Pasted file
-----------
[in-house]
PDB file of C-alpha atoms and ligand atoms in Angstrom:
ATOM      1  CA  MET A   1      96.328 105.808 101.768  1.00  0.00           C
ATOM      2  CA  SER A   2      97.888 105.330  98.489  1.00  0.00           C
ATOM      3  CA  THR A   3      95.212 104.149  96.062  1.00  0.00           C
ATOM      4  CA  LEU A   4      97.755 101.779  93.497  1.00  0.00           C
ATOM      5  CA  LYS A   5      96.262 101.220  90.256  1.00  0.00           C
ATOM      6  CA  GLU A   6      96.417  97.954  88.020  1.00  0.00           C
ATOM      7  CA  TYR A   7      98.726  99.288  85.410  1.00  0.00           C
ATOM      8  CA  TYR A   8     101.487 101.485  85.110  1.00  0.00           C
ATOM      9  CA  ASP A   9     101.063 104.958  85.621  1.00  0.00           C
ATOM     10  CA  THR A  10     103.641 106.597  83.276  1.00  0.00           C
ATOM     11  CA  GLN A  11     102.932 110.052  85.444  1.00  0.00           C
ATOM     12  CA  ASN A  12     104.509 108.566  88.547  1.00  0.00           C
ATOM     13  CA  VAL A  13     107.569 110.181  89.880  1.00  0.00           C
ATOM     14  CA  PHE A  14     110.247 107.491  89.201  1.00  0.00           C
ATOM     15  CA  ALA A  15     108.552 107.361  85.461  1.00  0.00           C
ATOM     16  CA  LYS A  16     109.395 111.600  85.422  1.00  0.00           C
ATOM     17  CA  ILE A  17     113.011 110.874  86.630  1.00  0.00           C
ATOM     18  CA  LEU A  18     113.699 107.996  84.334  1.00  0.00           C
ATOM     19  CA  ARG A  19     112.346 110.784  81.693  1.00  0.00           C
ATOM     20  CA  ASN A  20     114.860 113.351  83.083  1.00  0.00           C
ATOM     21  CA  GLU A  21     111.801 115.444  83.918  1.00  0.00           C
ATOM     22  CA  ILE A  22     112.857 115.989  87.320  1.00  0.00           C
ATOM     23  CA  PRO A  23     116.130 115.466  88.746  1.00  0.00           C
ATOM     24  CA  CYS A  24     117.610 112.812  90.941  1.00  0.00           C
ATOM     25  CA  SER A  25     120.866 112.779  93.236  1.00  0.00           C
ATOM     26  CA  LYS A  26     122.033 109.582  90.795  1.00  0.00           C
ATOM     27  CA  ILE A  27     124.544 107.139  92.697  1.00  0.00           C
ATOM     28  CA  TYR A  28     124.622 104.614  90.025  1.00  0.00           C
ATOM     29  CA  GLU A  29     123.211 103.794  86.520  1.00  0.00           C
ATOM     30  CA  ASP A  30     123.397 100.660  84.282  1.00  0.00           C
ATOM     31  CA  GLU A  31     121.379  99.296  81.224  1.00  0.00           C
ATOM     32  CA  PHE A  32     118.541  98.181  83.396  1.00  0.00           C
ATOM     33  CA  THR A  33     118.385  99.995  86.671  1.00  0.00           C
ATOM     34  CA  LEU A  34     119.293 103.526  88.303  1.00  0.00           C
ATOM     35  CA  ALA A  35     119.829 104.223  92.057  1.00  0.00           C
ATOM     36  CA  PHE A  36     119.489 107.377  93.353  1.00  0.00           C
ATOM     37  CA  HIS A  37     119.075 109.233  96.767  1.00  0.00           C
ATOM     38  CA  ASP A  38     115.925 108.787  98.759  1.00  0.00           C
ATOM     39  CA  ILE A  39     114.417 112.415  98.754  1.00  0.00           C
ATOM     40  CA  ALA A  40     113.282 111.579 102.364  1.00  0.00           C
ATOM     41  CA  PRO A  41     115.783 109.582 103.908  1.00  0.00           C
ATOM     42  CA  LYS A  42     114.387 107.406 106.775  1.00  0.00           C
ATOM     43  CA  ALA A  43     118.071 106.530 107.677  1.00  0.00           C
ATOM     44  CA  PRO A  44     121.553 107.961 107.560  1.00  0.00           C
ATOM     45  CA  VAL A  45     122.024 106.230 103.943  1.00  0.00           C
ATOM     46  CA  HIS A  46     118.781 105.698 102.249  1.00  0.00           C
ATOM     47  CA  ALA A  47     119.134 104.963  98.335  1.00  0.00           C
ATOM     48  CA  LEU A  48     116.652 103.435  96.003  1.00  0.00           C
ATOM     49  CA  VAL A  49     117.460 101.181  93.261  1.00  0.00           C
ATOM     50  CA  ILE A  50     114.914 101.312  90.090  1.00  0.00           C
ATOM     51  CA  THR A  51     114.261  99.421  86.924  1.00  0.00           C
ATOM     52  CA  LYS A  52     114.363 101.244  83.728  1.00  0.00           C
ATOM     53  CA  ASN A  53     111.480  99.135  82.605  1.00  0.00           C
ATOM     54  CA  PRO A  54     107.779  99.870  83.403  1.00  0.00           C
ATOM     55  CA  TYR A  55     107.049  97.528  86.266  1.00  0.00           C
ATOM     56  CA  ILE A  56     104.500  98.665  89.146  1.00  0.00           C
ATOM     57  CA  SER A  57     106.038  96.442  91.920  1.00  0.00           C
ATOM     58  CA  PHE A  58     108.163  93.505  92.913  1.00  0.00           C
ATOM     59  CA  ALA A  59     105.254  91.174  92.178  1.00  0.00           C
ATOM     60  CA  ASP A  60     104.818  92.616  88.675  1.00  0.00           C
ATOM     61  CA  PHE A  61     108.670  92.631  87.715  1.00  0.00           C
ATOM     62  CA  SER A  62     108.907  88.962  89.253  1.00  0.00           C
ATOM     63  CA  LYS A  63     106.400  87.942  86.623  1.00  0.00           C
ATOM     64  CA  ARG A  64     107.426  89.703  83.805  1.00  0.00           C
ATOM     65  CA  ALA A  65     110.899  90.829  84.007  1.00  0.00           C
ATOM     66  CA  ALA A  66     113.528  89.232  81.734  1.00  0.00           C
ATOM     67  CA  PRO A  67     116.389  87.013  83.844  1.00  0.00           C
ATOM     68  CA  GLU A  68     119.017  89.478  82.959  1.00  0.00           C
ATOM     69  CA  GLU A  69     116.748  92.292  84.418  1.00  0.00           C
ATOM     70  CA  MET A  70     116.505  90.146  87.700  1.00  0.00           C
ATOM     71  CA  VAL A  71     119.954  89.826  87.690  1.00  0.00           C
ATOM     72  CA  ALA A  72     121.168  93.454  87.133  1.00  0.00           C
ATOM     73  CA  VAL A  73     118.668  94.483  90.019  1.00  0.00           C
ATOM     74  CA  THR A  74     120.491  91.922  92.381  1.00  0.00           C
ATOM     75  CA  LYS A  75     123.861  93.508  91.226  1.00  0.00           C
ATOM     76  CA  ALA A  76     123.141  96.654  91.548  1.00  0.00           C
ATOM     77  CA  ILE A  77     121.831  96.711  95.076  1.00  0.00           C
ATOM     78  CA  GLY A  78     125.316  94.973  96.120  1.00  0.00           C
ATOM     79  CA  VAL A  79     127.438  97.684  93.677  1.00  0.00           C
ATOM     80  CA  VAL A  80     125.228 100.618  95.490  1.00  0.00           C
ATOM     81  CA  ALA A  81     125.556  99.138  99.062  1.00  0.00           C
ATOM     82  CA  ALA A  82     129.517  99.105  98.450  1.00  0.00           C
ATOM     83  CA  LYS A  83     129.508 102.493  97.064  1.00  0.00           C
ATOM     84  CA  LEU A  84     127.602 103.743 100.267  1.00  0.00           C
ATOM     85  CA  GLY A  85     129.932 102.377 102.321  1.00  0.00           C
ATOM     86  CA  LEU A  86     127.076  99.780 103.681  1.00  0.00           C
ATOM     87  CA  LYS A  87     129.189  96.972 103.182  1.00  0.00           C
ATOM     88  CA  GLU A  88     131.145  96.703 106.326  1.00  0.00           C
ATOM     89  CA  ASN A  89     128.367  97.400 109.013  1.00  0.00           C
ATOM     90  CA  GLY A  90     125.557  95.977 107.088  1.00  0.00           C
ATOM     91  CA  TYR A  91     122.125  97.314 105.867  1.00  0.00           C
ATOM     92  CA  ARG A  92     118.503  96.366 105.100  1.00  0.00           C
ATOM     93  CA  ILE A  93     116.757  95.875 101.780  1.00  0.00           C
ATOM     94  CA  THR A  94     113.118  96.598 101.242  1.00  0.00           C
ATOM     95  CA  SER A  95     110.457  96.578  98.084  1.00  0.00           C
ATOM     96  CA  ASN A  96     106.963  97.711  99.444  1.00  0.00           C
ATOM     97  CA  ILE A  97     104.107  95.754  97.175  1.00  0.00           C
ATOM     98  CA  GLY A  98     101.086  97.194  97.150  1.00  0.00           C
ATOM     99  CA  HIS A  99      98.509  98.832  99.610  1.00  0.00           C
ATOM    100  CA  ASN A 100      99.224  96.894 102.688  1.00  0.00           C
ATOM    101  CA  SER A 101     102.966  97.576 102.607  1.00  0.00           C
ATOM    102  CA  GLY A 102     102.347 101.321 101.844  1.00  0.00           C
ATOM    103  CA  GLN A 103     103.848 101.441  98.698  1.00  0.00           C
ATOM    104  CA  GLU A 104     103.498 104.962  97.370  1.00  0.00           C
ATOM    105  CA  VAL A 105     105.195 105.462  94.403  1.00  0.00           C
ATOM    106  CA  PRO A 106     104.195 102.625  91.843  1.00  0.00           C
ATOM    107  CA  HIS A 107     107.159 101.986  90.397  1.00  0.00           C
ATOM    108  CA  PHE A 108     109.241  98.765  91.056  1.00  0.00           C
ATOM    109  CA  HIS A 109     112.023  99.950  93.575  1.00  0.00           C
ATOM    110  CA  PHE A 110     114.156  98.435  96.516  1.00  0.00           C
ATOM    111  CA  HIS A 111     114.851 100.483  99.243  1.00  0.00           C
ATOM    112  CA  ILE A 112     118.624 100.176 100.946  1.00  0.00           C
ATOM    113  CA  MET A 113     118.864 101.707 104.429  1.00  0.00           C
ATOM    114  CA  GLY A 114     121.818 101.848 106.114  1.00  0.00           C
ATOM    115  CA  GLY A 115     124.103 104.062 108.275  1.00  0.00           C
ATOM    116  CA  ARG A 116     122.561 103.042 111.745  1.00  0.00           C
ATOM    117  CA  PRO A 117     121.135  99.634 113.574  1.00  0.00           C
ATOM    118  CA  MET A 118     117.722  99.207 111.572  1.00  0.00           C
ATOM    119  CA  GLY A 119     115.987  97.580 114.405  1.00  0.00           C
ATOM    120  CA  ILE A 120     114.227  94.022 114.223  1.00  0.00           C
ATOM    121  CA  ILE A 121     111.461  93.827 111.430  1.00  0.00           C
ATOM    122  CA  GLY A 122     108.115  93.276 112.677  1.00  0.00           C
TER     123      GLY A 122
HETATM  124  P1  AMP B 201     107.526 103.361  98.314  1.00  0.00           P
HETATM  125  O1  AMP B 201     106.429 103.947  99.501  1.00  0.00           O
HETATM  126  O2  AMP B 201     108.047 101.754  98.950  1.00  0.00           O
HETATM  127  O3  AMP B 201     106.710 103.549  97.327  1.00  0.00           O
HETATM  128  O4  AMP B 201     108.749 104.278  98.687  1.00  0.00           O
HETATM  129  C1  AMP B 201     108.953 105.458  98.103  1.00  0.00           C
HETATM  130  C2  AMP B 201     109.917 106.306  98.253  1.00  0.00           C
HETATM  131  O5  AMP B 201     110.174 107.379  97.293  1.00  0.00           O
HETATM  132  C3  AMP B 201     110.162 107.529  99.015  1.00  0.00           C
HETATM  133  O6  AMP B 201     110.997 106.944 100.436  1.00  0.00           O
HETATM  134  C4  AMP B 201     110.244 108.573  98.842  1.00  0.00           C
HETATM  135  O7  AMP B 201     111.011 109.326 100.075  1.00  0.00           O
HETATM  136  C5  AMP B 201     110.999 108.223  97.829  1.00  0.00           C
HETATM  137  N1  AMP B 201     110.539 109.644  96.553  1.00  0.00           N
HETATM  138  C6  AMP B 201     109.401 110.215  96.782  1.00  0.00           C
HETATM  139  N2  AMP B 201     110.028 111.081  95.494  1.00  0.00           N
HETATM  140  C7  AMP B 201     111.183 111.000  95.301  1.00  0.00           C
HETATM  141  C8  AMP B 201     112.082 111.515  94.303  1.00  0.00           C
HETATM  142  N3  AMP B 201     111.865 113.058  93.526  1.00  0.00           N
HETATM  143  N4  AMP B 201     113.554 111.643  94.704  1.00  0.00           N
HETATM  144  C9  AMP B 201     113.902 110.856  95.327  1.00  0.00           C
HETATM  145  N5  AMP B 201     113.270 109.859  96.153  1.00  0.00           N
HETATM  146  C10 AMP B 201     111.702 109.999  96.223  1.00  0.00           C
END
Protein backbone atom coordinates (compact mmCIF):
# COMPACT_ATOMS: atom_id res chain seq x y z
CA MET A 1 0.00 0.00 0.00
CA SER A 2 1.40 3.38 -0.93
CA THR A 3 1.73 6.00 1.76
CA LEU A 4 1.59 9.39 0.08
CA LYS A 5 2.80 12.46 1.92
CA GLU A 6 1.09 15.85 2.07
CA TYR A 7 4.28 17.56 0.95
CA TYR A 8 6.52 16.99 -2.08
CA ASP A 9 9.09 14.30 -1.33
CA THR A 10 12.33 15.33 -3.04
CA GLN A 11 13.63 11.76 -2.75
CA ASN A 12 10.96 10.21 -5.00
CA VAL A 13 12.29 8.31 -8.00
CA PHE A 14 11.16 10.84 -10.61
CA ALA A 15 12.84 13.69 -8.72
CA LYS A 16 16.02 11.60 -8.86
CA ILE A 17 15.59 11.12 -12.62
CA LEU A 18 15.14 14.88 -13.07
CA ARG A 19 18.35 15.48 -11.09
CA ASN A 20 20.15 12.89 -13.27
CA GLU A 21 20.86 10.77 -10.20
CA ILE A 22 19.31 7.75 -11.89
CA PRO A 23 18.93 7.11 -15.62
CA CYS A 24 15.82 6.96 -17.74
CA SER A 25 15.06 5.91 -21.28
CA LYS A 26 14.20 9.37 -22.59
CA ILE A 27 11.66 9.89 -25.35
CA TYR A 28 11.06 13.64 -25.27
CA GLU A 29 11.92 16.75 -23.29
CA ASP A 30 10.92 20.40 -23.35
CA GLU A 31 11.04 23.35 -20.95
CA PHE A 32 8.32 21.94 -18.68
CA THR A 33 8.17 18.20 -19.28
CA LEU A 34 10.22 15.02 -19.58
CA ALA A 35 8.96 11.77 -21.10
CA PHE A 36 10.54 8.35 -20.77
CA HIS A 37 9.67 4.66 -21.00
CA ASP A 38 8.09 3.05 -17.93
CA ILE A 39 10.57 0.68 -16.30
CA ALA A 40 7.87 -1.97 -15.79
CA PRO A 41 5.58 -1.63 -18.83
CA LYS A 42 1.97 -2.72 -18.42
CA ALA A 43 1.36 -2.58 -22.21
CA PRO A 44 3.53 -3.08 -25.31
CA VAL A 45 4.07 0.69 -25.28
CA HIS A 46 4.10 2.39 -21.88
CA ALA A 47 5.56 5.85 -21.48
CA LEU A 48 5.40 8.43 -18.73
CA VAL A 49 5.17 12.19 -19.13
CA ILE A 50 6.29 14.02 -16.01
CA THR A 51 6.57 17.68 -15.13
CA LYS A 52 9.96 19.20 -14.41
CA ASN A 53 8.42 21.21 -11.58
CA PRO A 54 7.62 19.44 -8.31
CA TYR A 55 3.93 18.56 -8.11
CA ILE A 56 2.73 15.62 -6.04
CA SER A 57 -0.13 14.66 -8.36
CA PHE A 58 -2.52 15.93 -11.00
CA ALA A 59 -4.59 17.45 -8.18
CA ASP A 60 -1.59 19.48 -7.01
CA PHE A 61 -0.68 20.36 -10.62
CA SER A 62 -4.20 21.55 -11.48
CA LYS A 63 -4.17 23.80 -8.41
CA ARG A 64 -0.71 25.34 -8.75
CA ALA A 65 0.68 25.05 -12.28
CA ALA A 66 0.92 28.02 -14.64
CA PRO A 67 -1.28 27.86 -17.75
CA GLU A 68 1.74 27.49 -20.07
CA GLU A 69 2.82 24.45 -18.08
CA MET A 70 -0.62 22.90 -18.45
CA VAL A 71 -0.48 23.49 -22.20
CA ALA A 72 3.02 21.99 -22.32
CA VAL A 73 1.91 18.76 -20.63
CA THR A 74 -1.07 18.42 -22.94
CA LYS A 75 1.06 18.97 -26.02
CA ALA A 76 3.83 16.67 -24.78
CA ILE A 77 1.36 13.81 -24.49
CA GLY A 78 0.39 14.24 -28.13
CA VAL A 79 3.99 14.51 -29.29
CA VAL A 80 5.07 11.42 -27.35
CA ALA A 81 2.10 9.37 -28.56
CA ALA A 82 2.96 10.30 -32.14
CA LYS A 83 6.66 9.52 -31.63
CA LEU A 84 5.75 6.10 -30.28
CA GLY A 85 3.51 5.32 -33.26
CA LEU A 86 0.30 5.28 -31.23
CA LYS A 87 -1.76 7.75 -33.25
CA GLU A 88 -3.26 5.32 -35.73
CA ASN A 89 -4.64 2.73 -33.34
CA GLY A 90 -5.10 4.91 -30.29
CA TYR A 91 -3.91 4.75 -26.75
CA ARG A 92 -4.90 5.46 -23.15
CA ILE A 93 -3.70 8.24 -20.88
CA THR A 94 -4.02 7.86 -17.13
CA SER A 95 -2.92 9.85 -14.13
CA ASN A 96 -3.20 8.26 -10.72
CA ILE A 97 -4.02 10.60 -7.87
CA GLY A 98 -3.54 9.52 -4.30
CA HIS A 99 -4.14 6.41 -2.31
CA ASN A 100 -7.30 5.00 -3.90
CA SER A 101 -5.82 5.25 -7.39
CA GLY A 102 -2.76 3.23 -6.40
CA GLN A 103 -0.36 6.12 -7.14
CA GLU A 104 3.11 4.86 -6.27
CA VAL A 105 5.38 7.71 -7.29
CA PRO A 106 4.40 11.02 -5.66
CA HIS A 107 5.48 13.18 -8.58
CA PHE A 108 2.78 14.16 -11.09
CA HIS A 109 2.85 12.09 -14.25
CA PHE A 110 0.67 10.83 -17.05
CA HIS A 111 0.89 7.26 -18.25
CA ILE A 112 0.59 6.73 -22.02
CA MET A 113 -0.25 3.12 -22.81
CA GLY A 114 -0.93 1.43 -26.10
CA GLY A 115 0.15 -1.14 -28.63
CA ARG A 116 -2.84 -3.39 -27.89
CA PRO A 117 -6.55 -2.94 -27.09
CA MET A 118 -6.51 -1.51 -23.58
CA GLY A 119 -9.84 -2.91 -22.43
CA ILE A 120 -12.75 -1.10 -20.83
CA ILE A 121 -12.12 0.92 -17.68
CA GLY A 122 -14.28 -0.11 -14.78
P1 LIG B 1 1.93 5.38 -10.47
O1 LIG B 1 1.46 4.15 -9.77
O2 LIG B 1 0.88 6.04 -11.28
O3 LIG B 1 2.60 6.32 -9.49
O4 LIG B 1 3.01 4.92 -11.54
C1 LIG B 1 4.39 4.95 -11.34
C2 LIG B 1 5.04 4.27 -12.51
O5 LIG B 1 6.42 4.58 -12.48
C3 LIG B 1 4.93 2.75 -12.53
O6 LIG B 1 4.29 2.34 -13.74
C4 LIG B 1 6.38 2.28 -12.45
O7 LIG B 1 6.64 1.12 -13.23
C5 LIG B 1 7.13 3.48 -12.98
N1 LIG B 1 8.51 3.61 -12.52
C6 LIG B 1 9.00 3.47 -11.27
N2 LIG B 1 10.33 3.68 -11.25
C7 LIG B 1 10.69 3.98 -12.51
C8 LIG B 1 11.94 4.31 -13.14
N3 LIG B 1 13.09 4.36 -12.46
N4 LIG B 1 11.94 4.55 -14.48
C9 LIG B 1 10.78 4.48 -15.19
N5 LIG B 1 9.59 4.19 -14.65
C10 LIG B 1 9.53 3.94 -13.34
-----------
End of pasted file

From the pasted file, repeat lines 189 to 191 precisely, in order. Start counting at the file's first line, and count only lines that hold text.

CA ASP A 38 8.09 3.05 -17.93
CA ILE A 39 10.57 0.68 -16.30
CA ALA A 40 7.87 -1.97 -15.79